Ongoing projects

Human factors in automated driving


Human Factors in Automated Driving


EU Marie Curie


start 2015


prof. dr. Marieke Martens

Daily supervisor

PhD student

Bo Zhang


Within the European Marie Curie project Human Factors of Automated Driving, we are looking into the driver interaction with Automated Vehicles. HFAuto aims to bridge the gap between engineers and psychologists through a multidisciplinary research and training programme. We will combine engineering domains such as simulator hardware, traffic flow theory, control theory, and mathematical driver modelling with psychological domains such as human action and perception, cognitive modelling, vigilance, distraction, psychophysiology, and mode/situation awareness, to optimally address the interdisciplinary domain of human factors.

The PhD at the University Twente investigates human behaviour in HAD using extensive driving simulator studies with a newly developed driver state monitor, supporting the driver in HAD and in transitions between automated and manual driving. In order to study driver behavior in the transition of control from manual to (semi) automated driving and vice versa, we need to study driver behavior in a micro level (that is in the individual driver). This includes topics like: What is the mode awareness of the driver? How can we improve mode awareness etc. The focus of the PhD at the University of Twente is not (only) on isolated automation (one single automated car without cooperative technology) but rather on automation in the context of cooperative driving (shorter time span for implementation) in mixed traffic (i.e. traffic with and without automation). The Examples of research questions to be addressed by the PhD:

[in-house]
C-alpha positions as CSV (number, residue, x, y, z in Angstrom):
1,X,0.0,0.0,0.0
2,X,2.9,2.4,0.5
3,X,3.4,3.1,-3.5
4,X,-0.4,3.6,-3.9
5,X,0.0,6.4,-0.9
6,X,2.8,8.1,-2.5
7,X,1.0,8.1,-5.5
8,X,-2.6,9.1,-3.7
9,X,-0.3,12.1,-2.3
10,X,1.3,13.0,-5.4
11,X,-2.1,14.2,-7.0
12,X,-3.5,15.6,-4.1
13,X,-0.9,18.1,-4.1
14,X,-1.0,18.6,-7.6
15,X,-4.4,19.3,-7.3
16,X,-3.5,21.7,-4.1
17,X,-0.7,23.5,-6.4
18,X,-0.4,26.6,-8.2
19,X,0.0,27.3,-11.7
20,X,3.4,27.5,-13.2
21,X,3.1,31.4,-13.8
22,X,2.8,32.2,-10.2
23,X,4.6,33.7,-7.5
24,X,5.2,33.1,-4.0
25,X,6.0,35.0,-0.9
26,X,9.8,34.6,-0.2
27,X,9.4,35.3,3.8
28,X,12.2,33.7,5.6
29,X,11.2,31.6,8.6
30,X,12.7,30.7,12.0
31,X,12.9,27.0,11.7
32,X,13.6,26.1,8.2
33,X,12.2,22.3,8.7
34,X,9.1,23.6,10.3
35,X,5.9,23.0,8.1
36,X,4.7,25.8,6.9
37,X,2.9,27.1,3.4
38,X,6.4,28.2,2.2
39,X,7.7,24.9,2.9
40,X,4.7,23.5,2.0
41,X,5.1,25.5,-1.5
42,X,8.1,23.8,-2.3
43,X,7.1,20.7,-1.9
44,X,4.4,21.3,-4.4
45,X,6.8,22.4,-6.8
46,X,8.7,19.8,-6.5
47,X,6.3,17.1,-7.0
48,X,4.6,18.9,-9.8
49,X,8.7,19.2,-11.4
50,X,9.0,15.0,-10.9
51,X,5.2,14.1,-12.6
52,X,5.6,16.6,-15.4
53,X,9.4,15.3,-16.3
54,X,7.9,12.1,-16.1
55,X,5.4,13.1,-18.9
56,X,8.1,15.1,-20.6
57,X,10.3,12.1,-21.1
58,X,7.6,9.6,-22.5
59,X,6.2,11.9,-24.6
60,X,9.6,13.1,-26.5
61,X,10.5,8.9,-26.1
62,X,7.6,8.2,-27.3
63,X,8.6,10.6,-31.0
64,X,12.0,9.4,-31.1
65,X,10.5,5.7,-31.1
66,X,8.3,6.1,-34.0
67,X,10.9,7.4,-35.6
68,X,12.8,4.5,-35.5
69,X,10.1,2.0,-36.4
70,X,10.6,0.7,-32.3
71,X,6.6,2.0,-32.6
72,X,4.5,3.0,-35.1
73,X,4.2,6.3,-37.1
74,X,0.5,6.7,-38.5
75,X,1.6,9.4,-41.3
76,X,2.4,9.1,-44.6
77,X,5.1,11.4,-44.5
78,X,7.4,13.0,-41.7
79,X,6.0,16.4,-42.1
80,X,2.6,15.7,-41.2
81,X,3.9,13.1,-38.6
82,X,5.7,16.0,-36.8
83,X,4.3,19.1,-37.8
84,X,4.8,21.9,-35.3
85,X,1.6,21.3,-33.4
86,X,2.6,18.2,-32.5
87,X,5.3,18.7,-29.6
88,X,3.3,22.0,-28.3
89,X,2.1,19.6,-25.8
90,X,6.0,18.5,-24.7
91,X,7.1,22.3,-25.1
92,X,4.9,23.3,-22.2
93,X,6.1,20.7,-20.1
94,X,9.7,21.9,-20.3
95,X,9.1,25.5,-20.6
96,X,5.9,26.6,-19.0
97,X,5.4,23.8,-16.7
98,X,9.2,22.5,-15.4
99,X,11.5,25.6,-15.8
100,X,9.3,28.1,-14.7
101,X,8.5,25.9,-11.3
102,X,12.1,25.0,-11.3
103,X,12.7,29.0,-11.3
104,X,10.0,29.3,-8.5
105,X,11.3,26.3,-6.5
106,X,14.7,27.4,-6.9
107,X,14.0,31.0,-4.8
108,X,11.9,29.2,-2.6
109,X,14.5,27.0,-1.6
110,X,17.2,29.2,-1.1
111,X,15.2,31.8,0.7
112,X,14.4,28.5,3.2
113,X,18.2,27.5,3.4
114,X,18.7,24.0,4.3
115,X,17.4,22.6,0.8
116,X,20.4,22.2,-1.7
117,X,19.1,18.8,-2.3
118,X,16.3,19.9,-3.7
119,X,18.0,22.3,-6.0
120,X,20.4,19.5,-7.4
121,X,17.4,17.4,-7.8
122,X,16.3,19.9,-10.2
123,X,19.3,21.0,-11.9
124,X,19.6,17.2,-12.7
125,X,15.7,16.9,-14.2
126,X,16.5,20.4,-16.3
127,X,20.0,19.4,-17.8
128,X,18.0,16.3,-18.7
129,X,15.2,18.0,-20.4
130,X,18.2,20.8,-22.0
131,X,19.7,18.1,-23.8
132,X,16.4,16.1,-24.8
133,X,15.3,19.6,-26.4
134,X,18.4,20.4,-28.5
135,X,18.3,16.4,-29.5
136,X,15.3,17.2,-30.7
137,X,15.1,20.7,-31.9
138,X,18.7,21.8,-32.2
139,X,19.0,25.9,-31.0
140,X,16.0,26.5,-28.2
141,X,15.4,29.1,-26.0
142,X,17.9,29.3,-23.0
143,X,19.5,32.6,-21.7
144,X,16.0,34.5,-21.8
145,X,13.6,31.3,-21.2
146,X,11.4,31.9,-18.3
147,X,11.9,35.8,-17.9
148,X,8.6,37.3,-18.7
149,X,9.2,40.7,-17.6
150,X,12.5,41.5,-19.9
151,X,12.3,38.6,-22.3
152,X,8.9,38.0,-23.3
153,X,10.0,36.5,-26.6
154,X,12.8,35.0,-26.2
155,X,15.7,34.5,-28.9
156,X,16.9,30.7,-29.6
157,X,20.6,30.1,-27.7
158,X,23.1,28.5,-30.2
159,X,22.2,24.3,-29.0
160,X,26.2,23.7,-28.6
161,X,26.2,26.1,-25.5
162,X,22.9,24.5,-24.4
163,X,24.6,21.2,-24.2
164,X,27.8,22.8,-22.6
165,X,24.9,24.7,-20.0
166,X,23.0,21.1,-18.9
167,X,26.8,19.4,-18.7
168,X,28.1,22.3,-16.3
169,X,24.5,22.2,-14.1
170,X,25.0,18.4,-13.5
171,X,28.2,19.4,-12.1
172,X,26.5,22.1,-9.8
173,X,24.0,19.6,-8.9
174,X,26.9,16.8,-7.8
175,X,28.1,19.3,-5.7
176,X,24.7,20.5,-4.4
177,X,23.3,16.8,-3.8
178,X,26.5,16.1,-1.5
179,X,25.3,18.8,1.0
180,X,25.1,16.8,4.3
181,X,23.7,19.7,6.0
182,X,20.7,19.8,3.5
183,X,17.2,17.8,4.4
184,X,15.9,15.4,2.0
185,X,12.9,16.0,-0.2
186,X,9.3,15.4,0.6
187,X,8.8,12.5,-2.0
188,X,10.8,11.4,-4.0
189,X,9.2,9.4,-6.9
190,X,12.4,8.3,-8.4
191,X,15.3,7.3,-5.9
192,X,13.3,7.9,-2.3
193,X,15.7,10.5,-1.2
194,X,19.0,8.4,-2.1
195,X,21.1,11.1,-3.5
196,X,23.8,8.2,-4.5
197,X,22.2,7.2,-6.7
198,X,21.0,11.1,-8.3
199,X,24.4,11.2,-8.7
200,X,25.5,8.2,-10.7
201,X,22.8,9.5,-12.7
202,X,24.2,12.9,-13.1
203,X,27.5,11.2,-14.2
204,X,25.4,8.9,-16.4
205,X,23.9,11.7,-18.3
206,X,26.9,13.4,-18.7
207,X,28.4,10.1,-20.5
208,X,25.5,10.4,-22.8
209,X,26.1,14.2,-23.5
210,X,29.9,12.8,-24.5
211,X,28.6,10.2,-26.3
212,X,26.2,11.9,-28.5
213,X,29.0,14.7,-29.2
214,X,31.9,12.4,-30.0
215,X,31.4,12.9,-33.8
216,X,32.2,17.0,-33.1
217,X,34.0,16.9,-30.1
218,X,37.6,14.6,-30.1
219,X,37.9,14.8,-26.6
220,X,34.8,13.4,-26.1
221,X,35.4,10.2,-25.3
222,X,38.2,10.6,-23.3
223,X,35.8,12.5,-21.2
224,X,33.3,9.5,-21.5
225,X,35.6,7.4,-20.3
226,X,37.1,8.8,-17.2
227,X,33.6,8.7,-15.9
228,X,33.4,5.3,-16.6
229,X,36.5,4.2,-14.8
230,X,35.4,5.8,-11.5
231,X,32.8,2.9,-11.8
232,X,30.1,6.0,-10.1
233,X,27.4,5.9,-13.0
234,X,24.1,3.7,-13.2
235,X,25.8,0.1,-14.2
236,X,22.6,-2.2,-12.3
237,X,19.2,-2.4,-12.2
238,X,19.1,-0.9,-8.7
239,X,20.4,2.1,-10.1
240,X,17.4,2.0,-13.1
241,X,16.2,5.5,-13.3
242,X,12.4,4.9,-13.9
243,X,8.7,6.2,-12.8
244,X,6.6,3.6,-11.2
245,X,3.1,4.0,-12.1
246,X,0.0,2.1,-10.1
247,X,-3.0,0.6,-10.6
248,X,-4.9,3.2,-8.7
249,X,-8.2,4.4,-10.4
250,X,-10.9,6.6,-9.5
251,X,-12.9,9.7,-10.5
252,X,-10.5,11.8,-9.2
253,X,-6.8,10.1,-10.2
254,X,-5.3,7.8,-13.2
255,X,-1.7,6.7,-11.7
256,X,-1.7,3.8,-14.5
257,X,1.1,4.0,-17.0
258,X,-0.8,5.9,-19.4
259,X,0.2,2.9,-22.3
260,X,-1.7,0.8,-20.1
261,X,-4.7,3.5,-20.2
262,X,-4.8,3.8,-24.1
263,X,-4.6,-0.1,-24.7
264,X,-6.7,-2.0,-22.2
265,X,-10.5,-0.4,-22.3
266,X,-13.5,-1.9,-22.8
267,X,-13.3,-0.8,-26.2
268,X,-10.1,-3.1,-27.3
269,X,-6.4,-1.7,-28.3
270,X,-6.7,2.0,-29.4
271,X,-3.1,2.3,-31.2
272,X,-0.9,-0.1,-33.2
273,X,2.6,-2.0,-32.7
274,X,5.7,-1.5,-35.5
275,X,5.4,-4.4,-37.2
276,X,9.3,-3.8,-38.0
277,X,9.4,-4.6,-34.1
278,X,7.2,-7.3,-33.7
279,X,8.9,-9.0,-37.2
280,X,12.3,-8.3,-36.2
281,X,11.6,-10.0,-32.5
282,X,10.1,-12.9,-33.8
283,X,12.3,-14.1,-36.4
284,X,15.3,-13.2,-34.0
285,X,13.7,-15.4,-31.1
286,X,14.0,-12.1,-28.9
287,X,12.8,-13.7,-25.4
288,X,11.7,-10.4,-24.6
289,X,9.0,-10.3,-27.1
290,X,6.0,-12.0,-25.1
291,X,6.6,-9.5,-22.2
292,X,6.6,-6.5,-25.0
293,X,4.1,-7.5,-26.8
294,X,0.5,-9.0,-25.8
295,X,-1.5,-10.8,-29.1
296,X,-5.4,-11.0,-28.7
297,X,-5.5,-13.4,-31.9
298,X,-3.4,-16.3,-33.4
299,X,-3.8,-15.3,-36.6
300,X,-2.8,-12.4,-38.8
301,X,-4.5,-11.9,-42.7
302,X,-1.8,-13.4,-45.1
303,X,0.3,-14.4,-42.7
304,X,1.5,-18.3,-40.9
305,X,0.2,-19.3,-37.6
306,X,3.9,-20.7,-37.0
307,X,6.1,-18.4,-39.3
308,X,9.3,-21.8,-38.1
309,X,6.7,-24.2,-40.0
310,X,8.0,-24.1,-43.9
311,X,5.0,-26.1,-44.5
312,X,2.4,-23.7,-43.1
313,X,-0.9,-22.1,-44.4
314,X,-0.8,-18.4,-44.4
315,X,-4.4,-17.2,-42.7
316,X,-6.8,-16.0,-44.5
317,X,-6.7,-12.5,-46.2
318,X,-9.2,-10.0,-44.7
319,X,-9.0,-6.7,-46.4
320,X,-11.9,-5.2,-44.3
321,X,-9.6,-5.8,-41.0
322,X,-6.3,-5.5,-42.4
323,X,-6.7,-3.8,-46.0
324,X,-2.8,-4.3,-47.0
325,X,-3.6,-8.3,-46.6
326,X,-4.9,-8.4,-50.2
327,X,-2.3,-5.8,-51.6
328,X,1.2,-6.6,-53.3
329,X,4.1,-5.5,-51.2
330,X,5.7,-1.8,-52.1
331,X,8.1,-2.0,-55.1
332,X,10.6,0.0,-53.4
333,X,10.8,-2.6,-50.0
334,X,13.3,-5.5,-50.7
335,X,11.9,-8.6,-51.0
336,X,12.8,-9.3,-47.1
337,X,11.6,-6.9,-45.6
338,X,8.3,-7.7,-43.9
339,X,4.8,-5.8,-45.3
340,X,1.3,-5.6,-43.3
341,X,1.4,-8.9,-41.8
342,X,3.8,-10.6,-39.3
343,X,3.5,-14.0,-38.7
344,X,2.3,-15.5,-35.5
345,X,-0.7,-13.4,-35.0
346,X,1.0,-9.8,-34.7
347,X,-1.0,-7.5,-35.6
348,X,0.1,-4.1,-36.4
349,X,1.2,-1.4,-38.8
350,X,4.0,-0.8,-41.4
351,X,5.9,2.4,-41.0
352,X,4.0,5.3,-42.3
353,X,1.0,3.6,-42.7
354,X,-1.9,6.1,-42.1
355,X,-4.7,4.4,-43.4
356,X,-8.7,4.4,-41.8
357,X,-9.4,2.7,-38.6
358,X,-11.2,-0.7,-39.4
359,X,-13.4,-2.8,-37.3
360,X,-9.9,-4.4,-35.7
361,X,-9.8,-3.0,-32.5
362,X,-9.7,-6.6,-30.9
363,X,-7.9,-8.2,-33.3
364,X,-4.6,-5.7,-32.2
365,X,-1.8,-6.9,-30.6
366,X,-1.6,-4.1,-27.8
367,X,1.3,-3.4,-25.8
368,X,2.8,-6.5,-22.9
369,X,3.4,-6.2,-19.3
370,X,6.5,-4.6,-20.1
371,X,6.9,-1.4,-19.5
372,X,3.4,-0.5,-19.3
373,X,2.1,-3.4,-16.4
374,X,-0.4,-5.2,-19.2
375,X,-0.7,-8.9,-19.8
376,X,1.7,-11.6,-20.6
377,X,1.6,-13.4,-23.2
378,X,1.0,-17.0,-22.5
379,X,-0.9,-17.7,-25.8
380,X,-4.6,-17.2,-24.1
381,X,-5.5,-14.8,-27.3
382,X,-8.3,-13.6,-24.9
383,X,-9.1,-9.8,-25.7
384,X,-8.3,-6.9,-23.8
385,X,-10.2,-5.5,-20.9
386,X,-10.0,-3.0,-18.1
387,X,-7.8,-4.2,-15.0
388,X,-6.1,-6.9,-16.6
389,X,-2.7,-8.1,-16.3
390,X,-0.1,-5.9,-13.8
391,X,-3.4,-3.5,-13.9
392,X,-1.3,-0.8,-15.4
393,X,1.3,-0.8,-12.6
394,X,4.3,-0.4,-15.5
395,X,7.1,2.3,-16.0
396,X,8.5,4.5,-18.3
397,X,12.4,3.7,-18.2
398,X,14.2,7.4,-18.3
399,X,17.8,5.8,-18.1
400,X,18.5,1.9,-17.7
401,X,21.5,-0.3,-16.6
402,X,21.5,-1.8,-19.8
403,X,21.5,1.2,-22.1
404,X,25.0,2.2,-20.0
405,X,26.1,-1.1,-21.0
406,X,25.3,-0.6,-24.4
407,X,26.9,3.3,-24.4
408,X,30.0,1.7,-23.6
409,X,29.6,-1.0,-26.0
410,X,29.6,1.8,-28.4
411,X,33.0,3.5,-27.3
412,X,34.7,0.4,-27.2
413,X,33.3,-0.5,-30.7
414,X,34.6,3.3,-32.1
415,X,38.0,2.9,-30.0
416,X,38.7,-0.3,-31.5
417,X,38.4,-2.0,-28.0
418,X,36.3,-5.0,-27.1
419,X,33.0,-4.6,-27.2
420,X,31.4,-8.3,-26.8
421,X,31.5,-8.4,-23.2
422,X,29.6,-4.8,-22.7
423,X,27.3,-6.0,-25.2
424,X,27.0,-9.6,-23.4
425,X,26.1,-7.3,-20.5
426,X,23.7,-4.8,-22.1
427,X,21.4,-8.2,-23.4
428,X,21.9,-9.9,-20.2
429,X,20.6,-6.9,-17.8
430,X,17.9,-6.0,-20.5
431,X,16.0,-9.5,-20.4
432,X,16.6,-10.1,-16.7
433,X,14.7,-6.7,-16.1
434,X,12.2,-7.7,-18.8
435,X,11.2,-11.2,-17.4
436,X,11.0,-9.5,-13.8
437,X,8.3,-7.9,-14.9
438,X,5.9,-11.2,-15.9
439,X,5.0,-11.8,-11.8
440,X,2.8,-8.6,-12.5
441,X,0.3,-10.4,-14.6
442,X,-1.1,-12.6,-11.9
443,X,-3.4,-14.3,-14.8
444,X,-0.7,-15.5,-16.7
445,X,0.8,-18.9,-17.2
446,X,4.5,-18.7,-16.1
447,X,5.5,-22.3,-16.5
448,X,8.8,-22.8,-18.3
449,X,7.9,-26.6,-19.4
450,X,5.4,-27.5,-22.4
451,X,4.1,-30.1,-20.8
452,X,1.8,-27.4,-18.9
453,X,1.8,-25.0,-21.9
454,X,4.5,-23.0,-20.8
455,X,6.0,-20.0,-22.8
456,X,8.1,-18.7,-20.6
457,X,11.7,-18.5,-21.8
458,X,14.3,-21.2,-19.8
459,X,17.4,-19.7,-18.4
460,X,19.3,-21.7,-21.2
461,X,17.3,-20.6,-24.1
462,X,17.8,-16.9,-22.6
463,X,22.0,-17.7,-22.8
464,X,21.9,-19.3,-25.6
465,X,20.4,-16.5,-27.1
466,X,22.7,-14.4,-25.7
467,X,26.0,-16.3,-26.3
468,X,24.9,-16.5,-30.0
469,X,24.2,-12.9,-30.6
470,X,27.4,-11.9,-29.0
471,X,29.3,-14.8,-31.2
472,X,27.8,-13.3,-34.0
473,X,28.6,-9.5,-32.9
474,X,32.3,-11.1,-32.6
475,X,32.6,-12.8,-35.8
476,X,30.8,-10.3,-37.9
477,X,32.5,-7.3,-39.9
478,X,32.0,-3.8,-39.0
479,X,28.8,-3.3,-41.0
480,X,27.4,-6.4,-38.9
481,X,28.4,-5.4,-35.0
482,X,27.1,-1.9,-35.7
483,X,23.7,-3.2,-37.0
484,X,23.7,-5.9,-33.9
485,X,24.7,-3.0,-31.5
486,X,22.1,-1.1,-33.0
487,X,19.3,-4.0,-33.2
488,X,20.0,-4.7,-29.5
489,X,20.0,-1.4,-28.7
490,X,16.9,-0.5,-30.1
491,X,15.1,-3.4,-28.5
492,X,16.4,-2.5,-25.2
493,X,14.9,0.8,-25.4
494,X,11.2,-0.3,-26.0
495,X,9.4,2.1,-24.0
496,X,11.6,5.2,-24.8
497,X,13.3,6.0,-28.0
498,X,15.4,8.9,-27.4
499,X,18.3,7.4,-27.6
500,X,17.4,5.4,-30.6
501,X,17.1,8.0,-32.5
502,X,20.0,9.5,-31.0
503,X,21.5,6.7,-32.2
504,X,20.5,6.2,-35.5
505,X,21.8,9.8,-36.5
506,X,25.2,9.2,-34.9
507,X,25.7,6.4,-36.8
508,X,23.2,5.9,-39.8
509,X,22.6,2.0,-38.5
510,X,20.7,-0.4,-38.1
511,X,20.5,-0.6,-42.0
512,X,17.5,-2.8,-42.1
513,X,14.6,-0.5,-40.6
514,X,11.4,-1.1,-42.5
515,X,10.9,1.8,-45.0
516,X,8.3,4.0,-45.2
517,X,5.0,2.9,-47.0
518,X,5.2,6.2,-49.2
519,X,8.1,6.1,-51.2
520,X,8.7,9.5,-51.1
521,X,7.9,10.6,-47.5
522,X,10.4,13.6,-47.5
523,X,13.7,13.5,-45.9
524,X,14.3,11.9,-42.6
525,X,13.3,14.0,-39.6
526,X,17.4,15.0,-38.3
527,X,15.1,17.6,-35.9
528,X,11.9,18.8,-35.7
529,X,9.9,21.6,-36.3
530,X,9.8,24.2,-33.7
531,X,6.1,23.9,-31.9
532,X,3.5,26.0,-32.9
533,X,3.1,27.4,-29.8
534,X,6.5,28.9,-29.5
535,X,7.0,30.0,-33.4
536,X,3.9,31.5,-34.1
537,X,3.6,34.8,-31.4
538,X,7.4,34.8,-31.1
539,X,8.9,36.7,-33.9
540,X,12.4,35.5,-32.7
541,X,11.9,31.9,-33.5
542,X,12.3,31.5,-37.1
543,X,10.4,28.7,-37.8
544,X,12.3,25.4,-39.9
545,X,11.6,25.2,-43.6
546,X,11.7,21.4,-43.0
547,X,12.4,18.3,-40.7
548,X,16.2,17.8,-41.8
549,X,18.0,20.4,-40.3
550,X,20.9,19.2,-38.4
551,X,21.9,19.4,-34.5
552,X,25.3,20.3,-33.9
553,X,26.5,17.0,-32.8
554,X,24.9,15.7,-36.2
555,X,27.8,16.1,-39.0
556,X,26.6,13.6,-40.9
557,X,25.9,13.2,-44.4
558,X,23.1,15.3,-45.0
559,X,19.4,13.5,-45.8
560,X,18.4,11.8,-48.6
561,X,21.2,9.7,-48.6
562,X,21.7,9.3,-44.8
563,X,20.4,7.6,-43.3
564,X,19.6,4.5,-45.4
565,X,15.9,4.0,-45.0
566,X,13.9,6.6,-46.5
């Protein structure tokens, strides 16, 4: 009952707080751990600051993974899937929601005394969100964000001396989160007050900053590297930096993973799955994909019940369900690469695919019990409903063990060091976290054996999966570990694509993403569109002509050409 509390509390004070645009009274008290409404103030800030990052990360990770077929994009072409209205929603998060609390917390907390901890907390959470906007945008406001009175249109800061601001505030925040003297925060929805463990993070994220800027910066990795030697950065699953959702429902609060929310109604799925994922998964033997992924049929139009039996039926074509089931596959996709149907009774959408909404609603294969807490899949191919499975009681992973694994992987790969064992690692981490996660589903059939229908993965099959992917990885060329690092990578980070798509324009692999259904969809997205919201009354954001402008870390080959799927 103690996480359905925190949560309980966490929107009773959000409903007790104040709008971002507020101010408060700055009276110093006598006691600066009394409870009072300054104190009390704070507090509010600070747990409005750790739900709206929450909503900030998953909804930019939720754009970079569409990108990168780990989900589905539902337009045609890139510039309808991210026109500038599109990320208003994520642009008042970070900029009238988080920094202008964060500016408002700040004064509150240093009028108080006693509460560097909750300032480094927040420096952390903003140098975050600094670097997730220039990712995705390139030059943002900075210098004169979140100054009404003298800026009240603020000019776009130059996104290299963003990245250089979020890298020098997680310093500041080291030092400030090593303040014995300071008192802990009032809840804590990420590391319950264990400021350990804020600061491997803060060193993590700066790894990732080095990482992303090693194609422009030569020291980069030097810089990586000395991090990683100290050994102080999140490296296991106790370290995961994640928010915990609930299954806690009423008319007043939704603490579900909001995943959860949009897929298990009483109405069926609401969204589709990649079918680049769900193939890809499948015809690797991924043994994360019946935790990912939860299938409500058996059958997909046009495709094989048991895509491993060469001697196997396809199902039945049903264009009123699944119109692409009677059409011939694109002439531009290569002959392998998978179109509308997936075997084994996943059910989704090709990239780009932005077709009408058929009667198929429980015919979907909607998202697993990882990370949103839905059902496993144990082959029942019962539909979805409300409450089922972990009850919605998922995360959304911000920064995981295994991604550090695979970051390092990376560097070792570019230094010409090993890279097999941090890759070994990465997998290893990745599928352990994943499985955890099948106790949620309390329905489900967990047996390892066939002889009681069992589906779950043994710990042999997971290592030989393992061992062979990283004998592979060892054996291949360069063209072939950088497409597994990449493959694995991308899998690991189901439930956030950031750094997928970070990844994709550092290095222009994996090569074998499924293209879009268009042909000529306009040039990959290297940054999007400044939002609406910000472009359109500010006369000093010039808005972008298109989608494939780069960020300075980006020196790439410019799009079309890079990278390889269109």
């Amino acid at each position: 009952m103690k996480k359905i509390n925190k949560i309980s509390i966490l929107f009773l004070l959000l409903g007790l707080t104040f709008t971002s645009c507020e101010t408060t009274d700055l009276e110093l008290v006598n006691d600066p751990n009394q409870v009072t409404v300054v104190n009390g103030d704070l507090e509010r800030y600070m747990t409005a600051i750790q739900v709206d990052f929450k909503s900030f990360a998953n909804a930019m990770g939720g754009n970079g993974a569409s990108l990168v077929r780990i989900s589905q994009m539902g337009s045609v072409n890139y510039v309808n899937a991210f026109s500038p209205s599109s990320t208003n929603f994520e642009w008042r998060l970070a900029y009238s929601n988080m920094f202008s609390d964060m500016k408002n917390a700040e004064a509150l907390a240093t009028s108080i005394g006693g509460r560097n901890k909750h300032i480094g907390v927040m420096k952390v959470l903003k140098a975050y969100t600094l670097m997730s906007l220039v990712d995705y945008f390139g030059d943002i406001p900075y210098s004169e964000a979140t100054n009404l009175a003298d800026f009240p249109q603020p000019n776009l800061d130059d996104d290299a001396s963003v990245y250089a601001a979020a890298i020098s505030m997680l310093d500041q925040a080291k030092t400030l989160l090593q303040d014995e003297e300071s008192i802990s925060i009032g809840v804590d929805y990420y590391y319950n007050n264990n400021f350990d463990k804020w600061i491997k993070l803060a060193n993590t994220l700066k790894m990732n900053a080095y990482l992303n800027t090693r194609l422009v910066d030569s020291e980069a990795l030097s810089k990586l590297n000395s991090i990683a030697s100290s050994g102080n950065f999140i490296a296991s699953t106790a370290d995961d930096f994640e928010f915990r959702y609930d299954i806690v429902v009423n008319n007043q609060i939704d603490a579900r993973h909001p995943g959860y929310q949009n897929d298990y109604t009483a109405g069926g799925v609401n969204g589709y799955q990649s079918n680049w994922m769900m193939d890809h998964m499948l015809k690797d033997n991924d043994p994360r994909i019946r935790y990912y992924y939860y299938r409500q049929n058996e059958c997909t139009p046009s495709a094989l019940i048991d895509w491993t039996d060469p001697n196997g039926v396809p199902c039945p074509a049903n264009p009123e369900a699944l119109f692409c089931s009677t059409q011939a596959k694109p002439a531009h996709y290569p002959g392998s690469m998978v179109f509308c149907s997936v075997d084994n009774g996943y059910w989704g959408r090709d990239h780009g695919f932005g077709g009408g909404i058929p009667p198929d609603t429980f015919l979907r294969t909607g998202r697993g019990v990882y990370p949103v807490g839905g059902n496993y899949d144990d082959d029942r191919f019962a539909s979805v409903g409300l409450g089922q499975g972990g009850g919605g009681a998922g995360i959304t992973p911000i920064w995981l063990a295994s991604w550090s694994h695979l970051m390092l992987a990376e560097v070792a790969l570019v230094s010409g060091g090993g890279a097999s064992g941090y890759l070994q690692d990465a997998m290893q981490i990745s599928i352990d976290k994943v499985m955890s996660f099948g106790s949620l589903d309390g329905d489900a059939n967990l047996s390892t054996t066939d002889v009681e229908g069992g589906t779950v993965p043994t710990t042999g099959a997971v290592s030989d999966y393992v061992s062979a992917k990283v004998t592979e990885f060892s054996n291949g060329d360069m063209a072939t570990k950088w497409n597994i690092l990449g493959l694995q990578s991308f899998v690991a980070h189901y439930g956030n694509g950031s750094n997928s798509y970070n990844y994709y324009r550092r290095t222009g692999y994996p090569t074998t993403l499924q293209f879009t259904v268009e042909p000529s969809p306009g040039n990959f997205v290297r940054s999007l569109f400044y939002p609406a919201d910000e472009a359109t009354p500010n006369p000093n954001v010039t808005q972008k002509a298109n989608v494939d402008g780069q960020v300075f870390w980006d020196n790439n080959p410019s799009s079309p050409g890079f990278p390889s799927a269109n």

1. What is the best approach for the transition from manual control to fully automated control and vice versa?
  2. Technical design in cooperation with user: how does the system guarantee a certain level of safety and reliability and what are the failure modes. Or in other words when is the driver allowed to use the system and what happens if a failure occurs.
  3. How much time does it take for a driver to retrieve a sufficient level of Situational Awareness in order to take back manual control? And what parameters influence this  time?
  4. Can drivers understand the safety modes of the system and how do they respond to changes in this safety (in terms the autonomous reaction of the system like increasing following distance, readiness of the driver to respond, subjective workload, braking, turning off the system etc)? And, as before, how can this be influenced?
  5. What is the interpersonal and intrapersonal variability?

For more information about the HF Auto project and projects of the other PhDs, please visit

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